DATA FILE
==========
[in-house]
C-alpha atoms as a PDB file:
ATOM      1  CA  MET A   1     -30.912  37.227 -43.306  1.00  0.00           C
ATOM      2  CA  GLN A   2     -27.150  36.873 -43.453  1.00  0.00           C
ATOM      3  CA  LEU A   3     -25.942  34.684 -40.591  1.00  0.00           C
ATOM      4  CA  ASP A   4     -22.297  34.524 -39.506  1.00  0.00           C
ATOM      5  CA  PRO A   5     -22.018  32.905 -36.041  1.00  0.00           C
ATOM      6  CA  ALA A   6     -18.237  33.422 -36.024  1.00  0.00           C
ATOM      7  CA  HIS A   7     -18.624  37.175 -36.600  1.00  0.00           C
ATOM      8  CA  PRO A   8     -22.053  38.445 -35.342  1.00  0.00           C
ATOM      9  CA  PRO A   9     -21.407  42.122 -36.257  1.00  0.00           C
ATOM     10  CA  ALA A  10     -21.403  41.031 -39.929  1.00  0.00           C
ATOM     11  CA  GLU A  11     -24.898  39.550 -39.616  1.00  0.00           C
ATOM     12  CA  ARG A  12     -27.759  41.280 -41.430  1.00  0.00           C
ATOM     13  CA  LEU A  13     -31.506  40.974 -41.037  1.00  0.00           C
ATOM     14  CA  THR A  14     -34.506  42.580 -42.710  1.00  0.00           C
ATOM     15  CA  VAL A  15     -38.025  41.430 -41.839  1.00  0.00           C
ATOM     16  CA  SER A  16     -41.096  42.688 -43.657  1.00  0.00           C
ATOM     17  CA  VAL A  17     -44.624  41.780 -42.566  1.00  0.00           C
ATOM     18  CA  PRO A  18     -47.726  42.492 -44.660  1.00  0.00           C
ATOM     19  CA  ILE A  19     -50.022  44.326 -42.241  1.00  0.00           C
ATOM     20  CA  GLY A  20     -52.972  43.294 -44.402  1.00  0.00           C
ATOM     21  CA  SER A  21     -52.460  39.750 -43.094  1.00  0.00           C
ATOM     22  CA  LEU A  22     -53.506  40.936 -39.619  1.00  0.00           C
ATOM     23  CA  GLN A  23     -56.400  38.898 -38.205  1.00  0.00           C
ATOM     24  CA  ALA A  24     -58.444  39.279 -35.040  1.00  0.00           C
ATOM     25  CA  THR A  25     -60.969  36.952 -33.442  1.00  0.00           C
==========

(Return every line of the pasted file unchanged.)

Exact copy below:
[in-house]
C-alpha atoms as a PDB file:
ATOM      1  CA  MET A   1     -30.912  37.227 -43.306  1.00  0.00           C
ATOM      2  CA  GLN A   2     -27.150  36.873 -43.453  1.00  0.00           C
ATOM      3  CA  LEU A   3     -25.942  34.684 -40.591  1.00  0.00           C
ATOM      4  CA  ASP A   4     -22.297  34.524 -39.506  1.00  0.00           C
ATOM      5  CA  PRO A   5     -22.018  32.905 -36.041  1.00  0.00           C
ATOM      6  CA  ALA A   6     -18.237  33.422 -36.024  1.00  0.00           C
ATOM      7  CA  HIS A   7     -18.624  37.175 -36.600  1.00  0.00           C
ATOM      8  CA  PRO A   8     -22.053  38.445 -35.342  1.00  0.00           C
ATOM      9  CA  PRO A   9     -21.407  42.122 -36.257  1.00  0.00           C
ATOM     10  CA  ALA A  10     -21.403  41.031 -39.929  1.00  0.00           C
ATOM     11  CA  GLU A  11     -24.898  39.550 -39.616  1.00  0.00           C
ATOM     12  CA  ARG A  12     -27.759  41.280 -41.430  1.00  0.00           C
ATOM     13  CA  LEU A  13     -31.506  40.974 -41.037  1.00  0.00           C
ATOM     14  CA  THR A  14     -34.506  42.580 -42.710  1.00  0.00           C
ATOM     15  CA  VAL A  15     -38.025  41.430 -41.839  1.00  0.00           C
ATOM     16  CA  SER A  16     -41.096  42.688 -43.657  1.00  0.00           C
ATOM     17  CA  VAL A  17     -44.624  41.780 -42.566  1.00  0.00           C
ATOM     18  CA  PRO A  18     -47.726  42.492 -44.660  1.00  0.00           C
ATOM     19  CA  ILE A  19     -50.022  44.326 -42.241  1.00  0.00           C
ATOM     20  CA  GLY A  20     -52.972  43.294 -44.402  1.00  0.00           C
ATOM     21  CA  SER A  21     -52.460  39.750 -43.094  1.00  0.00           C
ATOM     22  CA  LEU A  22     -53.506  40.936 -39.619  1.00  0.00           C
ATOM     23  CA  GLN A  23     -56.400  38.898 -38.205  1.00  0.00           C
ATOM     24  CA  ALA A  24     -58.444  39.279 -35.040  1.00  0.00           C
ATOM     25  CA  THR A  25     -60.969  36.952 -33.442  1.00  0.00           C